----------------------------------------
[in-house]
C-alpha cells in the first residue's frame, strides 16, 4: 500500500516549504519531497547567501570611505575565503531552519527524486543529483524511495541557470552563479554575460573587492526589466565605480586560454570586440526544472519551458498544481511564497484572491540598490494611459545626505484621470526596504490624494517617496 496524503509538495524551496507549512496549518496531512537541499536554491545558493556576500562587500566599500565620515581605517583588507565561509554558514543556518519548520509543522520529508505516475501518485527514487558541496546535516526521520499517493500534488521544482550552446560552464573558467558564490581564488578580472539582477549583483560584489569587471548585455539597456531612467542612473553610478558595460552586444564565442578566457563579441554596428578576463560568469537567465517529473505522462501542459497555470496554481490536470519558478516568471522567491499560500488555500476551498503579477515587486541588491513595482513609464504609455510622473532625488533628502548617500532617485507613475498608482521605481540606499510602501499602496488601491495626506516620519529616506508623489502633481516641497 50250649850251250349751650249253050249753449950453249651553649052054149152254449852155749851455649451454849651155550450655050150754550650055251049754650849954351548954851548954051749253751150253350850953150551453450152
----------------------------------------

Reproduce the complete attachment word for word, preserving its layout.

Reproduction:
[in-house]
C-alpha cells in the first residue's frame, strides 16, 4: 500500500516549504519531497547567501570611505575565503531552519527524486543529483524511495541557470552563479554575460573587492526589466565605480586560454570586440526544472519551458498544481511564497484572491540598490494611459545626505484621470526596504490624494517617496 496524503509538495524551496507549512496549518496531512537541499536554491545558493556576500562587500566599500565620515581605517583588507565561509554558514543556518519548520509543522520529508505516475501518485527514487558541496546535516526521520499517493500534488521544482550552446560552464573558467558564490581564488578580472539582477549583483560584489569587471548585455539597456531612467542612473553610478558595460552586444564565442578566457563579441554596428578576463560568469537567465517529473505522462501542459497555470496554481490536470519558478516568471522567491499560500488555500476551498503579477515587486541588491513595482513609464504609455510622473532625488533628502548617500532617485507613475498608482521605481540606499510602501499602496488601491495626506516620519529616506508623489502633481516641497 50250649850251250349751650249253050249753449950453249651553649052054149152254449852155749851455649451454849651155550450655050150754550650055251049754650849954351548954851548954051749253751150253350850953150551453450152